Read for 15 Minutes Every Day
You probably remember that kid back in school with the weird haircut and the big glasses. You probably also remember they always seemed to have a book in their hand. They were the eggheads or the bookworms, reading everything from Herman Melville’s classic Moby Dick to Stephen Hawking’s A Brief History of Time. When other kids were learning to read they were reading to learn.
Nowadays who has time for that? We’re busy people. We read to know what we need to know and we move on. After all, what does theoretical physics have to do with the monthly expense reports cluttering up our inbox?
Maybe more than you might think, because ideas can come from the most unexpected places. Procter & Gamble, for instance, found a way to reduce the wrinkles in shirts fresh out of the dryer by examining a polymer invented for use in computer chips. PepsiCo found a way to cut the sodium in its snack foods by looking into the work research scientists were doing on bone disease.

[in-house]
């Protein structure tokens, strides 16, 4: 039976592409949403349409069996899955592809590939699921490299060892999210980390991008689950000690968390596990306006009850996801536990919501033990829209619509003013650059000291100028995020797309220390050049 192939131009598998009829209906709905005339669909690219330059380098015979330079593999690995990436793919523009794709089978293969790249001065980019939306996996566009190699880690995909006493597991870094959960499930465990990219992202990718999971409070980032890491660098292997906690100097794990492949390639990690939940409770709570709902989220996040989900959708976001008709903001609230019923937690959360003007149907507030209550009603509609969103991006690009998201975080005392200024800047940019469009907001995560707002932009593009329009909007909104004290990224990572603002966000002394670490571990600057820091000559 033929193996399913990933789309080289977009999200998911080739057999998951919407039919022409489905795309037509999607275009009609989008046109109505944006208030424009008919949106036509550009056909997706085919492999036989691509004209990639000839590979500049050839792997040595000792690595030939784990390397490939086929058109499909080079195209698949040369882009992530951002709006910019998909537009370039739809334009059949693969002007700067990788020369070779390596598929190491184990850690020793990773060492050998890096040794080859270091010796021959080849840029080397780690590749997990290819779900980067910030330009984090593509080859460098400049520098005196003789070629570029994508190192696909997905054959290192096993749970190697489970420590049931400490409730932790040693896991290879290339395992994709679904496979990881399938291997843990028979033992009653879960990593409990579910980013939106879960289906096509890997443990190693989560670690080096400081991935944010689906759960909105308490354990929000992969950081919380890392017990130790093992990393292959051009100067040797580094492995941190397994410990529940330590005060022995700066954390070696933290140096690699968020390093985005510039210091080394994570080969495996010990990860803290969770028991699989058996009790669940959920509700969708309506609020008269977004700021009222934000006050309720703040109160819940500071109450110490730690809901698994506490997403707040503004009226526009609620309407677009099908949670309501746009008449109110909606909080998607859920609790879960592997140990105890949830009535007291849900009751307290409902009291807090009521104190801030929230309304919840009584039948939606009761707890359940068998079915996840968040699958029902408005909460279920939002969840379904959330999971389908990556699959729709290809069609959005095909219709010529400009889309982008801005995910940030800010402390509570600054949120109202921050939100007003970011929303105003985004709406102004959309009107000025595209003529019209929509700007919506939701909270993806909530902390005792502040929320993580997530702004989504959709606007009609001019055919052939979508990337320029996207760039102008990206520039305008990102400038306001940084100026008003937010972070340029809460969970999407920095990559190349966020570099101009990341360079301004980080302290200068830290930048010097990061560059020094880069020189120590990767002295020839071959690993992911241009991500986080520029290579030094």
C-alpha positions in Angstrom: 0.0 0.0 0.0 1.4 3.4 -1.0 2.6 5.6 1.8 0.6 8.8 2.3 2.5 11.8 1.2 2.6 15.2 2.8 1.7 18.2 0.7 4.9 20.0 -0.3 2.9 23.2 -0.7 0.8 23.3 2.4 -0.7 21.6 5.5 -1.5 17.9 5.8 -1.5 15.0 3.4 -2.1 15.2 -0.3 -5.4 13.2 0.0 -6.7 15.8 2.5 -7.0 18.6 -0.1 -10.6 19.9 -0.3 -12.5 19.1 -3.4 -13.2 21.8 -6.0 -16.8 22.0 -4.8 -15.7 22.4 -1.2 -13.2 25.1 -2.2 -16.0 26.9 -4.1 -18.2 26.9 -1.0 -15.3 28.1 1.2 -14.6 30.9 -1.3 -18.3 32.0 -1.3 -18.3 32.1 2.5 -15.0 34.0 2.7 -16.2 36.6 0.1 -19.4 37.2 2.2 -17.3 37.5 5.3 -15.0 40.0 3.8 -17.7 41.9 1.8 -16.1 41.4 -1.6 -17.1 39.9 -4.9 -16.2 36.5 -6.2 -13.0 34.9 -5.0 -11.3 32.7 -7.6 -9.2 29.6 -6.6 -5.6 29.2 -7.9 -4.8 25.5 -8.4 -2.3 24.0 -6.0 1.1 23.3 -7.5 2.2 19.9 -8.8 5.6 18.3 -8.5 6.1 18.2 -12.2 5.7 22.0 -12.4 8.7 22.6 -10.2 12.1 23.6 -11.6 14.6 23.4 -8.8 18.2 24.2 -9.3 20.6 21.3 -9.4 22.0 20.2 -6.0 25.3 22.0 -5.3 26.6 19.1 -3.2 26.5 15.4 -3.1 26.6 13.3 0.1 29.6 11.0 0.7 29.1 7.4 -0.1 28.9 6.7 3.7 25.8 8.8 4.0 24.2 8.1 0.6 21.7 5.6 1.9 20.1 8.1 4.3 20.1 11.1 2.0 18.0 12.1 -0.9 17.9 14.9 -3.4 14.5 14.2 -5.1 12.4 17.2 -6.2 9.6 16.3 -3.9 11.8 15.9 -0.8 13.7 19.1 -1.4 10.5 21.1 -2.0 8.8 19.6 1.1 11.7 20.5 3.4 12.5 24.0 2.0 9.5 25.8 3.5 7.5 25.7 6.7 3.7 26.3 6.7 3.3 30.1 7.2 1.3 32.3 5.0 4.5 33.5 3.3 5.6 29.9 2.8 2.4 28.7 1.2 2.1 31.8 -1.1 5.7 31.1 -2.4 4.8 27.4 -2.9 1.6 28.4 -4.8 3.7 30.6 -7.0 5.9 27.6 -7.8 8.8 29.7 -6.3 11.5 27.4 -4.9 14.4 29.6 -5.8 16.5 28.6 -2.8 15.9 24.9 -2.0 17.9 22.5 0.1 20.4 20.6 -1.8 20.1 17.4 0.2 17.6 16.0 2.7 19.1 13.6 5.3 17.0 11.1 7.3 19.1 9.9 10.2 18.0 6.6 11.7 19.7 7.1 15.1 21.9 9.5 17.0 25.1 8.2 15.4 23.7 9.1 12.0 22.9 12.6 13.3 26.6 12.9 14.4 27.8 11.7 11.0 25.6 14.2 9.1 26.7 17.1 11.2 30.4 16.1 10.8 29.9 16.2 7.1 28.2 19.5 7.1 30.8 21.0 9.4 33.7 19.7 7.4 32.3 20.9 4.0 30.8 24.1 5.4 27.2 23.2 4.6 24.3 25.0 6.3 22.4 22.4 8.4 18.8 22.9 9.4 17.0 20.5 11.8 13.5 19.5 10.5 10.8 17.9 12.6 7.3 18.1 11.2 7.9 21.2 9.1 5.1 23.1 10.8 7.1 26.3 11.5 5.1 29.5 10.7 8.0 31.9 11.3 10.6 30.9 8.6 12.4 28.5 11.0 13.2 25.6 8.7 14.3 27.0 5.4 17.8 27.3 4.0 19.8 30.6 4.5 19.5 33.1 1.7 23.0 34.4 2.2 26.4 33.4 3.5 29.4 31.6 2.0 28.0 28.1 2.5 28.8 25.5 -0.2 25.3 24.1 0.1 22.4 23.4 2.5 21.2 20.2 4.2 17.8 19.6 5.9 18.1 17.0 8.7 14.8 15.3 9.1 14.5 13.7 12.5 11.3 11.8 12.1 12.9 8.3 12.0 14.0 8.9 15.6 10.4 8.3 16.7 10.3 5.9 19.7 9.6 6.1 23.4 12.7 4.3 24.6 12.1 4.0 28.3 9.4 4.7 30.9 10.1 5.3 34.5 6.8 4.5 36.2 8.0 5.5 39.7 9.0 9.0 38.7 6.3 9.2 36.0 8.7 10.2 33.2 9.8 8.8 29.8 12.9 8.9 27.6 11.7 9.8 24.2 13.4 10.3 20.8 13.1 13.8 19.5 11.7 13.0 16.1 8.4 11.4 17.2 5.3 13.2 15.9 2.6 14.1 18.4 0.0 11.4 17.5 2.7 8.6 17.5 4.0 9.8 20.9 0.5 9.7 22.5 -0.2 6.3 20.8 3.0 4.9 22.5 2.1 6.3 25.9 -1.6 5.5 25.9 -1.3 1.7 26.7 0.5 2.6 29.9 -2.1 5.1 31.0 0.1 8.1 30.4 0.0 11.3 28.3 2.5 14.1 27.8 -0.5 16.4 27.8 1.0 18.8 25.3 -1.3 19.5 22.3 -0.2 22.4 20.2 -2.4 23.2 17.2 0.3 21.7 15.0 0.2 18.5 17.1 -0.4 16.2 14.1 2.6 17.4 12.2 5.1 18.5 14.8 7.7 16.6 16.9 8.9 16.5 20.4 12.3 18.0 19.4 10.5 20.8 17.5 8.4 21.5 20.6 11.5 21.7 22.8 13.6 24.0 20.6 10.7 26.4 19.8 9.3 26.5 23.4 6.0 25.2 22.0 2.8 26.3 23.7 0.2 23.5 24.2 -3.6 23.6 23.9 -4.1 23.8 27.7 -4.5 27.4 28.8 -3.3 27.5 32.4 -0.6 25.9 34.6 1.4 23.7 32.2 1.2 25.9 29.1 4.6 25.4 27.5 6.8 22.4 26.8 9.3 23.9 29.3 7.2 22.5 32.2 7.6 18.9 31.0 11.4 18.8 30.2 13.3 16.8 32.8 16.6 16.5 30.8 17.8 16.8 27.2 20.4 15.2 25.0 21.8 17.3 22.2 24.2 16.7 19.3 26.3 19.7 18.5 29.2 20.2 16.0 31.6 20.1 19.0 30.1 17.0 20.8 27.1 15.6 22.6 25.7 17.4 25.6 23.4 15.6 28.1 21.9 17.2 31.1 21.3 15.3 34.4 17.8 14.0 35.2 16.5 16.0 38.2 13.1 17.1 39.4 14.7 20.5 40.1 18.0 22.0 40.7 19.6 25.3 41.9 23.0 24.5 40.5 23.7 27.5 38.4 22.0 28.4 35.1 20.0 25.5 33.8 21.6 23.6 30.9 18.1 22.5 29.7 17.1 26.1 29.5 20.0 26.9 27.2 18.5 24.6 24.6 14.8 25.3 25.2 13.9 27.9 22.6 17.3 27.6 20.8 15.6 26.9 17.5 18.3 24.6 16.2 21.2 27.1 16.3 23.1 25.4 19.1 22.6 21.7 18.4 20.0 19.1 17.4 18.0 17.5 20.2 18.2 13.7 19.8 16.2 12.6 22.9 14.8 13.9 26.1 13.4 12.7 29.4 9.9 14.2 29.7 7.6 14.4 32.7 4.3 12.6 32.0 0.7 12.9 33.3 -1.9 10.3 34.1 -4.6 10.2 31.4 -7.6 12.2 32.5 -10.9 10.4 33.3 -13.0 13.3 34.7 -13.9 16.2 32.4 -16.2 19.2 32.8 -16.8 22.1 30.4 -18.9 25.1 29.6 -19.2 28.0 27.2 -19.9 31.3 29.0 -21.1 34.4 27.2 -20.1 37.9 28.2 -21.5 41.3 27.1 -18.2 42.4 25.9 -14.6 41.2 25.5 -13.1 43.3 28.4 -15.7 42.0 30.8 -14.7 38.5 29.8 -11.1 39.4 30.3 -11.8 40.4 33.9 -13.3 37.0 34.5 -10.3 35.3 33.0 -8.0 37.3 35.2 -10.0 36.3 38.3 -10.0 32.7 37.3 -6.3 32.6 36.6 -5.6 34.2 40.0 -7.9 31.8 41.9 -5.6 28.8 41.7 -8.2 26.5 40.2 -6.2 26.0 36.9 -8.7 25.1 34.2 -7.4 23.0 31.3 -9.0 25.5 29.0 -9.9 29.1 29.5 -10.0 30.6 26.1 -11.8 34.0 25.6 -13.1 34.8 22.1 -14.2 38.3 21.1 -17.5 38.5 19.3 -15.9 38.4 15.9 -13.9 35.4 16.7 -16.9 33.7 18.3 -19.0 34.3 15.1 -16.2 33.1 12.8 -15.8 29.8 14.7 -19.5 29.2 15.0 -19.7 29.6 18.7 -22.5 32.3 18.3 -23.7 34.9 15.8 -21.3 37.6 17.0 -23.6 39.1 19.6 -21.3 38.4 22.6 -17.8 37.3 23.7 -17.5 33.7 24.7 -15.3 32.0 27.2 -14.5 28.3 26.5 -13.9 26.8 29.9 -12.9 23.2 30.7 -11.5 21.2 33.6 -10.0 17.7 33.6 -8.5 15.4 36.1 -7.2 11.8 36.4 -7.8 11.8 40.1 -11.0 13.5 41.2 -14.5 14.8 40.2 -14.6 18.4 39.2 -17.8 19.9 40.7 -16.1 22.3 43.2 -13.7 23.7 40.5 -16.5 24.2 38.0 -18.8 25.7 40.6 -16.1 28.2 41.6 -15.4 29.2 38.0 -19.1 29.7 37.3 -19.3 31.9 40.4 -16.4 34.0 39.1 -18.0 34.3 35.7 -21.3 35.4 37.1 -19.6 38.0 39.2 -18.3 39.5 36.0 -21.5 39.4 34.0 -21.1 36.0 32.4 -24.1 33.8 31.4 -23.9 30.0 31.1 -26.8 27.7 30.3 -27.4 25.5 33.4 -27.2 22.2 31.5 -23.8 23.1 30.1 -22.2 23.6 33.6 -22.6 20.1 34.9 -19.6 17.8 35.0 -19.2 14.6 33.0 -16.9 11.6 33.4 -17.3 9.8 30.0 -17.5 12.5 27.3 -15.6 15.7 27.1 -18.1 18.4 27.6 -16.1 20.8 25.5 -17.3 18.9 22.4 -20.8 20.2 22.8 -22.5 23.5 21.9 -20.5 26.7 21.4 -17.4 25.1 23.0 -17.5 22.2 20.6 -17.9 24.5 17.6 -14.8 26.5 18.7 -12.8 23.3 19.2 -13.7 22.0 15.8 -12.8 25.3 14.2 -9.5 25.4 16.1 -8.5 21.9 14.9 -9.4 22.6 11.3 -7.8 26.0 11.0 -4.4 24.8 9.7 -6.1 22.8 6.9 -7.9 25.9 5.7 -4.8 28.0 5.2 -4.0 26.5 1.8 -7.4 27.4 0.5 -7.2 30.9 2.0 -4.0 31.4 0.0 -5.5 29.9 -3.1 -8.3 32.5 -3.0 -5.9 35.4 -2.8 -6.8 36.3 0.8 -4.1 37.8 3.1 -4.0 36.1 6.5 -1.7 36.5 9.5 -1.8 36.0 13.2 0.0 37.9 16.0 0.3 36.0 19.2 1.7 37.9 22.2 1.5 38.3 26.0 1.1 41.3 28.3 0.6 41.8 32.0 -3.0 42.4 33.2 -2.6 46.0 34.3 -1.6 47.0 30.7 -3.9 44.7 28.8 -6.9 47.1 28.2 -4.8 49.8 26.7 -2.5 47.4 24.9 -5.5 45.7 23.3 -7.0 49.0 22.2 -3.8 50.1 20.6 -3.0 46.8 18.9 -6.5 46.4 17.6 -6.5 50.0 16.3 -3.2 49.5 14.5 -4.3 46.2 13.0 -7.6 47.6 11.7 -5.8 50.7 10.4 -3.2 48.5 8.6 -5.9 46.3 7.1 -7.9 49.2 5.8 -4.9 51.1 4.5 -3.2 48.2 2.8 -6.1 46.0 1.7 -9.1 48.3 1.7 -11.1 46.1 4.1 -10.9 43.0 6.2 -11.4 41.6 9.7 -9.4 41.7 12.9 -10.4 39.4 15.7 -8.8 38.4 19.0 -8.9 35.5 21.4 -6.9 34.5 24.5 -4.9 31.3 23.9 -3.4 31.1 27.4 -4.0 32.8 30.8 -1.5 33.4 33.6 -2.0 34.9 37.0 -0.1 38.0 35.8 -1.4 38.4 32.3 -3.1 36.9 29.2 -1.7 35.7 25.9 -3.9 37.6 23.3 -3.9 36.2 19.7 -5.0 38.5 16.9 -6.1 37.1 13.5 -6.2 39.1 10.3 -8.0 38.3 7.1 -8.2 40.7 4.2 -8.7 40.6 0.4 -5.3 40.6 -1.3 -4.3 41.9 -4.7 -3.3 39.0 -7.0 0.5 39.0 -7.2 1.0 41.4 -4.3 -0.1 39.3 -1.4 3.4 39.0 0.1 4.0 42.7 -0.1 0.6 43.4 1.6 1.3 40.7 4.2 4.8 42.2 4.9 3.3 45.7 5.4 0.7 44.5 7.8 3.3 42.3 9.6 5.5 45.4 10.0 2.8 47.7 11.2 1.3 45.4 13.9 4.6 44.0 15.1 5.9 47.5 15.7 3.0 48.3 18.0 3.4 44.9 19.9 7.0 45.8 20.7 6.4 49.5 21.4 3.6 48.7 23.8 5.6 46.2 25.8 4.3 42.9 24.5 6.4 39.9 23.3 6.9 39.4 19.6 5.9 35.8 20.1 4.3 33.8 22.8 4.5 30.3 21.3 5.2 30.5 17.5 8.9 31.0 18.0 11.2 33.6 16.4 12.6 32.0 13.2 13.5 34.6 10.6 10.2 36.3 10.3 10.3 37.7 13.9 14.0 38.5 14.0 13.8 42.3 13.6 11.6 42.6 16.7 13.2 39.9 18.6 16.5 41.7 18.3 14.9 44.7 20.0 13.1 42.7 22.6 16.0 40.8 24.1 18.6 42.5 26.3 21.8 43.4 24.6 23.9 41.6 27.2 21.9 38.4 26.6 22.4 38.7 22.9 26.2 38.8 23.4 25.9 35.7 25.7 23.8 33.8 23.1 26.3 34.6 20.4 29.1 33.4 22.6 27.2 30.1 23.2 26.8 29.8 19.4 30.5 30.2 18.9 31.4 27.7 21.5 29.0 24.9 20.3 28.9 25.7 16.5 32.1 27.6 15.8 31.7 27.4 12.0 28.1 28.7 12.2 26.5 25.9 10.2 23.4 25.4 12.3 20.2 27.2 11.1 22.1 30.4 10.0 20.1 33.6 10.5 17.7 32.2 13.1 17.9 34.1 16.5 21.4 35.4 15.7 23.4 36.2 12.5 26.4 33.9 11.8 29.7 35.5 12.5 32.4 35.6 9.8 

So if ideas can come from anywhere, why not broaden your knowledge base and give yourself a greater chance of coming across the unexpected? That’s exactly what reading 15 minutes a day can give you.
There are several other good reasons, too. For one thing, those 15 minutes away from the grind of the job help you relax and refocus. So, yes step on deck with Captain Ahab as he tracks down the white whale or walk into the mystical world of Harry Potter— whatever your literary flavor of choice might be! It’s a few minutes of precious downtime that might be just the thing to get you ready for that all-important conference tomorrow.
Reading will also make you a more-rounded person. We all admire the intense focus and dedication to their craft that experts have. That focus comes with a price, however. Ask them a question outside their field of expertise and you’re likely to be met with a blank stare. Don’t be that expert. Everyone admires someone who’s good at their job, but don’t focus your attention so narrowly that you can’t see beyond it.
So start reading for 15 minutes a day, if you haven’t already. Study the inner workings of the Roman Empire or take a behind-the-scenes look at how some famous inventors got their start. As a business leader you need to be more than a specialist. You need a broad perspective in order to see trends and to anticipate problems.
Reading helps broaden your horizons so you can be better prepared to meet the challenges ahead. Besides that, it’s also fun!